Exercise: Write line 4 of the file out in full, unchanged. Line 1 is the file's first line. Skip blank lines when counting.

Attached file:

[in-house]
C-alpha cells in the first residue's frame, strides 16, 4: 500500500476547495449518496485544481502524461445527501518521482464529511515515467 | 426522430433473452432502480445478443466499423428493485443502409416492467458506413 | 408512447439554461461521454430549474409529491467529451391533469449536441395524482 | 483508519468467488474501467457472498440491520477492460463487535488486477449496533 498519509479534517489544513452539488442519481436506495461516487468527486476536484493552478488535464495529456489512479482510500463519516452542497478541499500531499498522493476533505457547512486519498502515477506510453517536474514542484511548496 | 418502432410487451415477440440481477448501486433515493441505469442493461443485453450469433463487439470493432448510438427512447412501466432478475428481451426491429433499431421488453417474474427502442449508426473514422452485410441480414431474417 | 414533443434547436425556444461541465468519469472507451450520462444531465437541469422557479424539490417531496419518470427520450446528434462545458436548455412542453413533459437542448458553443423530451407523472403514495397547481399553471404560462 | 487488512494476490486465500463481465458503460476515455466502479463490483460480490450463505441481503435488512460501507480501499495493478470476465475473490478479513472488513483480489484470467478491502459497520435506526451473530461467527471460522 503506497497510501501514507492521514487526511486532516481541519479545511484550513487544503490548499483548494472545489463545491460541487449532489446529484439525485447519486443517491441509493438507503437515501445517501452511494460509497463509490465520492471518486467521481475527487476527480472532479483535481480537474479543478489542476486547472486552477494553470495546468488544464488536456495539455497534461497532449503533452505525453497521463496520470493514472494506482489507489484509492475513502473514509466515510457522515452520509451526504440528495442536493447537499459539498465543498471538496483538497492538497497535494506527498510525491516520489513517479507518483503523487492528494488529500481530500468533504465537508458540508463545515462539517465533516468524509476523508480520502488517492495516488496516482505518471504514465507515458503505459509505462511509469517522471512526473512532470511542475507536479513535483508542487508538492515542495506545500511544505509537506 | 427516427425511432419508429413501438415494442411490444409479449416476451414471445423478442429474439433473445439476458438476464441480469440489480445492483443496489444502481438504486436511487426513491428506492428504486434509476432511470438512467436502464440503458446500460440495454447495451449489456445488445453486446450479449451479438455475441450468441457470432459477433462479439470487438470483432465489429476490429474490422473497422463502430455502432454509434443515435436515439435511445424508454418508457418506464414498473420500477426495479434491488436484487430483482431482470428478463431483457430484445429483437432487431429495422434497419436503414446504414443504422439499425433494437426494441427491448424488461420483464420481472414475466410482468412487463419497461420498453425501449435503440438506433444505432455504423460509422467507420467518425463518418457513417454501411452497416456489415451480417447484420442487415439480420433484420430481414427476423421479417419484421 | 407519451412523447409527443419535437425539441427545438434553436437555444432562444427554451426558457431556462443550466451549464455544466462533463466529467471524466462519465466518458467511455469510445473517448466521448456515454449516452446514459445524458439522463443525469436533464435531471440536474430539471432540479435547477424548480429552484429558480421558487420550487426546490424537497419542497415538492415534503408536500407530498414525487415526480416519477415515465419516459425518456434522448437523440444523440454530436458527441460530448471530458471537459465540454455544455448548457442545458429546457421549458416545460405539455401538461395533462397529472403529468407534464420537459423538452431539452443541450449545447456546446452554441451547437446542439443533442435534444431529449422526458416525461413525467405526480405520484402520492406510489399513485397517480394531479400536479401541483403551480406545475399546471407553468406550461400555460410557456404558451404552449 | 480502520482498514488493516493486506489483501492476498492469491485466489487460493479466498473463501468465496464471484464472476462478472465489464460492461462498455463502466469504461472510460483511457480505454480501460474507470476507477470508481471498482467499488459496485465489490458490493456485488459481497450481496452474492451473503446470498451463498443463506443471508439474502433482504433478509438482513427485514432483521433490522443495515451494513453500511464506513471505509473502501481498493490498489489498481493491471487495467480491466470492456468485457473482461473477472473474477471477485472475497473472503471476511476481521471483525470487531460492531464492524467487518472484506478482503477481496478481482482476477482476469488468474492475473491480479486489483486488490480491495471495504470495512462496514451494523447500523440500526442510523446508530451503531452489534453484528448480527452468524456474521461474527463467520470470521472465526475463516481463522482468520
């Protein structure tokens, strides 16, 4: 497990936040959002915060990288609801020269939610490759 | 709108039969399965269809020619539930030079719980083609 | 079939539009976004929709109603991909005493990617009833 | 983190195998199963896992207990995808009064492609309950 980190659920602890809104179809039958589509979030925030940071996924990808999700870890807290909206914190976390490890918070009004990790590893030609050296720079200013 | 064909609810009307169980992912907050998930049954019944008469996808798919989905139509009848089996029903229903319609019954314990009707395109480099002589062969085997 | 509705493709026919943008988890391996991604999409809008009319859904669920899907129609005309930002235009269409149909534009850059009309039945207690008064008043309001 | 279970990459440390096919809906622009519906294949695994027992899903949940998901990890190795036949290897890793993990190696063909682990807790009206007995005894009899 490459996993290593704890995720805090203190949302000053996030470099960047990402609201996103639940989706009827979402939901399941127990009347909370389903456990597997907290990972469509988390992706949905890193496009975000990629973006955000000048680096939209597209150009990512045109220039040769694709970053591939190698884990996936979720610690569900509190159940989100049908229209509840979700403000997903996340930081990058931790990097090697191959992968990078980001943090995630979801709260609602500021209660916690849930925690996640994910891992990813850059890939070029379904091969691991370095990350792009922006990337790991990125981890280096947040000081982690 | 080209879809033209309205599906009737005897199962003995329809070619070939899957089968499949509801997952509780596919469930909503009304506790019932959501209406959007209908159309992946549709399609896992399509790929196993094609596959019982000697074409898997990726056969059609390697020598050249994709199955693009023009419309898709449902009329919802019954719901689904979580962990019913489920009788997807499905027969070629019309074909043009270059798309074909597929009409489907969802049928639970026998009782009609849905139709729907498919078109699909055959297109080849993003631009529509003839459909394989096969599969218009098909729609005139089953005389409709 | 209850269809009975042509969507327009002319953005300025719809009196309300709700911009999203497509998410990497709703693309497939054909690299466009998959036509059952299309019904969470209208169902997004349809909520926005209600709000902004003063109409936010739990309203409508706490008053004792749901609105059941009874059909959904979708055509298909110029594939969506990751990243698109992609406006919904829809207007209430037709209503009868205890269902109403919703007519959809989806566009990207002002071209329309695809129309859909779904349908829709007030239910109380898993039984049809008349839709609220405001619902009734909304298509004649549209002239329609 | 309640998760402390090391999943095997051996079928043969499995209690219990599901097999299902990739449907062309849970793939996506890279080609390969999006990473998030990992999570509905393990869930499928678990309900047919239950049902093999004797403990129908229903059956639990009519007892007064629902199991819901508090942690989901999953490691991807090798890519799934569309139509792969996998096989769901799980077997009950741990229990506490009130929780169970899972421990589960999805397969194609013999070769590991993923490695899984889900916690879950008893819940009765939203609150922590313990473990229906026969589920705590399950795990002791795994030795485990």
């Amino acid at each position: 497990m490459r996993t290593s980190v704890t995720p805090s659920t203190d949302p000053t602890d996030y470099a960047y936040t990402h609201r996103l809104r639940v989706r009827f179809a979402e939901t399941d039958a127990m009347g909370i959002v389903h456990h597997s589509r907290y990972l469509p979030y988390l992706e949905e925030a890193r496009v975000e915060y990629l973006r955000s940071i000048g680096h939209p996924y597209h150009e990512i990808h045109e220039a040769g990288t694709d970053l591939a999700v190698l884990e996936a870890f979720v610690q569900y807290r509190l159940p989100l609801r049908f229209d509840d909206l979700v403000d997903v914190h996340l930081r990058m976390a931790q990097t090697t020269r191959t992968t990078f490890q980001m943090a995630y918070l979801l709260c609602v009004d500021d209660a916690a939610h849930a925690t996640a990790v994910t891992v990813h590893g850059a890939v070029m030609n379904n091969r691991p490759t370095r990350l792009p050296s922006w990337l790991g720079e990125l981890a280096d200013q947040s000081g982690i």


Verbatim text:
């Amino acid at each position: 497990m490459r996993t290593s980190v704890t995720p805090s659920t203190d949302p000053t602890d996030y470099a960047y936040t990402h609201r996103l809104r639940v989706r009827f179809a979402e939901t399941d039958a127990m009347g909370i959002v389903h456990h597997s589509r907290y990972l469509p979030y988390l992706e949905e925030a890193r496009v975000e915060y990629l973006r955000s940071i000048g680096h939209p996924y597209h150009e990512i990808h045109e220039a040769g990288t694709d970053l591939a999700v190698l884990e996936a870890f979720v610690q569900y807290r509190l159940p989100l609801r049908f229209d509840d909206l979700v403000d997903v914190h996340l930081r990058m976390a931790q990097t090697t020269r191959t992968t990078f490890q980001m943090a995630y918070l979801l709260c609602v009004d500021d209660a916690a939610h849930a925690t996640a990790v994910t891992v990813h590893g850059a890939v070029m030609n379904n091969r691991p490759t370095r990350l792009p050296s922006w990337l790991g720079e990125l981890a280096d200013q947040s000081g982690i």